They are boring. Even when they are telling you something you didn’t know they are boring.
They are boring because they follow the “form follows function” mantra. The function of a specification document is to communicate what one person wants (or thinks they want) to a second person who is responsible for implementing it. But there is more, the first person wants to specify exactly what it is they want, so thinks are set out in simple fashion, e.g. bullet points, no prose. Supposedly this limits ambiguity.
It also provides an audit trail so they can go back and see what has been done and what isn’t.
Yet in communicating from A to B they fail. They fail because they are boring and person B, the receiver, is going to switch off. The receiver is likely to read what they want to read, they will quickly get a feel for what they think the document says and proceed to read it like that. (Remember, the meaning of a message is decided not by the sender but by the receiver.)
Ambiguity still exists, in fact, because the document is so boring it can be difficult to pay attention enough to spot the ambiguity. And because everything is presented as bullet points it can be difficult to understand how the different parts hang together.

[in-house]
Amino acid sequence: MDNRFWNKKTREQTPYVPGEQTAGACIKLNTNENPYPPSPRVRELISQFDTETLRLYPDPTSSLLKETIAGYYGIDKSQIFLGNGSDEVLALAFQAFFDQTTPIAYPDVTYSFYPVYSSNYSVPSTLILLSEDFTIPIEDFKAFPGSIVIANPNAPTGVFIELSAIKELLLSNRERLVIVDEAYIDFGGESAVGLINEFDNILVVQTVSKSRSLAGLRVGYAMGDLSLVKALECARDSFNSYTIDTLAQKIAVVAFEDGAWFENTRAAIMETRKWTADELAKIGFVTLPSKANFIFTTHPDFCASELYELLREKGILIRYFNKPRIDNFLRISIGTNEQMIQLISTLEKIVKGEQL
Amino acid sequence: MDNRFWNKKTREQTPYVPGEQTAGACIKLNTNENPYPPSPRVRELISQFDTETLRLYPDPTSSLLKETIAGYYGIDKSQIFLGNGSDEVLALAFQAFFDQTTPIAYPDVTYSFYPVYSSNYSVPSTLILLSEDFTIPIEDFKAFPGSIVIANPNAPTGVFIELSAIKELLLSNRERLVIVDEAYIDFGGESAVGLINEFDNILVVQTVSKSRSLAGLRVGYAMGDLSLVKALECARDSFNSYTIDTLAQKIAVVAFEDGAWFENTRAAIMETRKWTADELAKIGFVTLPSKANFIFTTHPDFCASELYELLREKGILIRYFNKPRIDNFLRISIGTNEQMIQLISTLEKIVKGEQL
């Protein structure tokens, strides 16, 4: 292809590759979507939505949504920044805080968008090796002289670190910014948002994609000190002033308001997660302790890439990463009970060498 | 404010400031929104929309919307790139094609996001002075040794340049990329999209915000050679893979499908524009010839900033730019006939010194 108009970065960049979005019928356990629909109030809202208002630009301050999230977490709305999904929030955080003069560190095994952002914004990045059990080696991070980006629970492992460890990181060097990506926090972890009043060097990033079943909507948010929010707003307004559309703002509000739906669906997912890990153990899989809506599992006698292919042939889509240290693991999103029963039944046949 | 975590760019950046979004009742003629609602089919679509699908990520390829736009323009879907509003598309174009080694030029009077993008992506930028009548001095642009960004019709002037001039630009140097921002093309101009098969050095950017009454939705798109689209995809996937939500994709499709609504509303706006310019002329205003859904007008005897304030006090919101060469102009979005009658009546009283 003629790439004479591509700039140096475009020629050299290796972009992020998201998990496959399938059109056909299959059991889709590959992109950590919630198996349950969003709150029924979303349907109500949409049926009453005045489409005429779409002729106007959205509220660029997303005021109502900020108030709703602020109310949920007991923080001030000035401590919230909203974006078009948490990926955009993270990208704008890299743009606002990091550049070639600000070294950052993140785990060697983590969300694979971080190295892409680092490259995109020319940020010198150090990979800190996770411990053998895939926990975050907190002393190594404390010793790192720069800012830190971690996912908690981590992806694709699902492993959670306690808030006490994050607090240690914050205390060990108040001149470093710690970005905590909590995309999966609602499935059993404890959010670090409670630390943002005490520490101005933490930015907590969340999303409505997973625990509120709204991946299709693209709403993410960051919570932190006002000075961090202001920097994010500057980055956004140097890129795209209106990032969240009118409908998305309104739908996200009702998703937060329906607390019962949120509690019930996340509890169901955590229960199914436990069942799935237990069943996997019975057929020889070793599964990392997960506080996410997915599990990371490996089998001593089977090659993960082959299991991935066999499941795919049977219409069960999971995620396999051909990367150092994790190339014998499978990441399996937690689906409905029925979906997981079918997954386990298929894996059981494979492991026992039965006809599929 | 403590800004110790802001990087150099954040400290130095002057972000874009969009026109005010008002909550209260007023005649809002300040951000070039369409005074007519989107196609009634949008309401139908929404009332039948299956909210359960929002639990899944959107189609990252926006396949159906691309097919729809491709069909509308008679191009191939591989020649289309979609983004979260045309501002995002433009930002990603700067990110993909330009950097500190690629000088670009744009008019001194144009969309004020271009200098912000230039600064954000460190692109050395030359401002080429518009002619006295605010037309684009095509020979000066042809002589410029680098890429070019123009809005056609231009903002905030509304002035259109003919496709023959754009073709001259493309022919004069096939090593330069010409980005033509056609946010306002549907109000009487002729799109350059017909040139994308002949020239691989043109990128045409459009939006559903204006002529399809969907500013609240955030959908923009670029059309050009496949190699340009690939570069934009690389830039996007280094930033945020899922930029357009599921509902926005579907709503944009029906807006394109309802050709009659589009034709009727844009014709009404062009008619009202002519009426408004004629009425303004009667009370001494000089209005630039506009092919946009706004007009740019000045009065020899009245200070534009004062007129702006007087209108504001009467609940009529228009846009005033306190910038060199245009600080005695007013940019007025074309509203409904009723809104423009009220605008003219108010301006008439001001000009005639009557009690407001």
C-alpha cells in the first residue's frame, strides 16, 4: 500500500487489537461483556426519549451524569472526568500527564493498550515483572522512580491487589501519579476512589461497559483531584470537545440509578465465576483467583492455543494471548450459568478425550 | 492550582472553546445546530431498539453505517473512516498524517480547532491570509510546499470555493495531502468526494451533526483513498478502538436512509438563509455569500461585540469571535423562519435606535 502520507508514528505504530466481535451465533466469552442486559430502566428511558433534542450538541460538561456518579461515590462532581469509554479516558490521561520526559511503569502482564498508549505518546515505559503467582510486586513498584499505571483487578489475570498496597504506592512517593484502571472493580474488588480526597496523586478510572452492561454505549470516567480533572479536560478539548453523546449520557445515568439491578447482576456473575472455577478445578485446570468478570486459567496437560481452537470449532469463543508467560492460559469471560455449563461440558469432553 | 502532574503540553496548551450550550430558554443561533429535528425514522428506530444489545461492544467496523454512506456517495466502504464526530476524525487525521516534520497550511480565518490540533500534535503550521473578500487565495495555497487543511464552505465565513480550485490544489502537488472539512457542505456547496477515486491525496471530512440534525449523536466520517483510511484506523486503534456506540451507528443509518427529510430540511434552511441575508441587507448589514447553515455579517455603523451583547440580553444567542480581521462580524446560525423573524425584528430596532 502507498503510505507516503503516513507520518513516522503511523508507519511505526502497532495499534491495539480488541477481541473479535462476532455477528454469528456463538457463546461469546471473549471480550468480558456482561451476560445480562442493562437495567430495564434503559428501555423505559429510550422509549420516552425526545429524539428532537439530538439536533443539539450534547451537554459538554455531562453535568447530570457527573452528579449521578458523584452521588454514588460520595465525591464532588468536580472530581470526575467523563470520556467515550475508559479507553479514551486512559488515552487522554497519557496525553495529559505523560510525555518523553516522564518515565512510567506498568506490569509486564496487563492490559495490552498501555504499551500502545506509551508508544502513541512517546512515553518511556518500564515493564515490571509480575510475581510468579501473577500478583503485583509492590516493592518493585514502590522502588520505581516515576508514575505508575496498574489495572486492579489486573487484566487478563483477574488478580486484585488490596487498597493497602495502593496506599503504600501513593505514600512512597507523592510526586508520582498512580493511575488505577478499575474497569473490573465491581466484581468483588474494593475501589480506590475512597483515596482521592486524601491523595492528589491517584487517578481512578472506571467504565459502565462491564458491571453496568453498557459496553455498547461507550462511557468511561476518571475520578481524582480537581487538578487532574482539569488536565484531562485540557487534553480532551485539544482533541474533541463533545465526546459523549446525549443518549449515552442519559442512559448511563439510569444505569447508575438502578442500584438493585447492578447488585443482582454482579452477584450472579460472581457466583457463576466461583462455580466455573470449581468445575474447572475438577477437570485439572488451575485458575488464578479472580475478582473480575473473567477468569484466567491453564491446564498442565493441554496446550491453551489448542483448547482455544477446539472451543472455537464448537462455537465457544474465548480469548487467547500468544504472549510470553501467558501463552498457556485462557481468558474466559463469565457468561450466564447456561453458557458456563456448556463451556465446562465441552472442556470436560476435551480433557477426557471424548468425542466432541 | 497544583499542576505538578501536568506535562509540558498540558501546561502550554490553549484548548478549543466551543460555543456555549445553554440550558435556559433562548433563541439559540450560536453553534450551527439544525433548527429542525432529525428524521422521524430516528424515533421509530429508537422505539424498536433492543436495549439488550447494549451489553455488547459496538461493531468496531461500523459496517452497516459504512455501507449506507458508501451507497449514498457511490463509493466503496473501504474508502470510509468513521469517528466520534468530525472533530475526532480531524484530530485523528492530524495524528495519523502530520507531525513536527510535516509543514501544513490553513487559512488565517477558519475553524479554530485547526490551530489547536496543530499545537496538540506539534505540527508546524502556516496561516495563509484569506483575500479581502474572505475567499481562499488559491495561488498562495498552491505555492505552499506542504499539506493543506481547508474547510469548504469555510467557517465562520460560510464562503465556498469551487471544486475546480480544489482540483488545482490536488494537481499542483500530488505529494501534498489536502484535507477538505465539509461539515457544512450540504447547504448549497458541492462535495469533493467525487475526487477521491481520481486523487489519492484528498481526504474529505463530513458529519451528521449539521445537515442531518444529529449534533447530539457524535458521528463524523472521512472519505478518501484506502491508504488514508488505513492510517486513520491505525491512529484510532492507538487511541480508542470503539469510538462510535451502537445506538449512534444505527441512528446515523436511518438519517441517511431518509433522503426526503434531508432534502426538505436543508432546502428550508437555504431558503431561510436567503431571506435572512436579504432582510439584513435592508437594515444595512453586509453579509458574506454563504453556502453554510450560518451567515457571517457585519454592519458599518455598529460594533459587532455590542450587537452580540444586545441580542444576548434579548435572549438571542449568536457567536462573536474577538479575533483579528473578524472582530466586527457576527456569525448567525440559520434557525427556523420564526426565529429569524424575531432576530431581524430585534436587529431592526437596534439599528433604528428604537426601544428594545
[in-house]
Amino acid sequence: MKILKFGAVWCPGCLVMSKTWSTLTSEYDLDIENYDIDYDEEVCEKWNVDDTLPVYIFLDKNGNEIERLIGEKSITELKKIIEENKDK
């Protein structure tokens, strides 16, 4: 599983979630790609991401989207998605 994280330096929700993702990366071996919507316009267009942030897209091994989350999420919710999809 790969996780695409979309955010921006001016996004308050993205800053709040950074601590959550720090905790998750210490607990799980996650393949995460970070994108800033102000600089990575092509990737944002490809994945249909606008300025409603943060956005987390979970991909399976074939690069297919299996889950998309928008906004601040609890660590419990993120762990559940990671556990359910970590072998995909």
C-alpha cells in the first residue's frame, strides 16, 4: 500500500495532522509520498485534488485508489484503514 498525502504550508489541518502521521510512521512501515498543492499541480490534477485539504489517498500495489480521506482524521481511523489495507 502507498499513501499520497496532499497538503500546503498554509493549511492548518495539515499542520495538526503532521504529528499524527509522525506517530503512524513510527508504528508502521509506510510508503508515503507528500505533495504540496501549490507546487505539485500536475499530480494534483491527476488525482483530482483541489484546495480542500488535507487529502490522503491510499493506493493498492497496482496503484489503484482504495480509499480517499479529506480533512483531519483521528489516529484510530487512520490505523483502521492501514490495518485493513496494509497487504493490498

I suppose it does provide an audit trail but this is more damming than it is positive. We create an audit trail because we expect things to go wrong, we expect to need to trace back and apportion blame. So, we set up an adversarial relationship.
And when you’ve worked with a few requirements specification you know they are frequently the subject of battles so you don’t approach them with any enthusiasm. So you find them even more boring.
The result? Requirements documents fail on all counts; they fail to communicate, they fail to provide an mechanism for getting things done, they fail to enthuse, and they set up a bad work environment - so things are more likely to go wrong.
How do we fix this?
Well, I don’t have any hard tried and tested solution so these are just ideas:
- On site customer, this is what Extreme Programming recommends and it seems to bring benefits
- Close in Product Manager, if you can’t have a customer have a Proxy Customer, a Product Manager
- Use verbal communication in addition or instead of written, involve everyone
- Rather than try to specify everything down to the last detail allow people to engage on a voyage of discovery, involve them in finding the requirements
- Paint pictures and visions, allow people to flesh out the detail themselves
- Tell Stories
Stories are something that interests me. They are a topic I expect to return to over the course of this blog. In the meantime I’ll just recommend one book. It is The Springboard by Stephen Denning, Butterworth Heinemann (2001).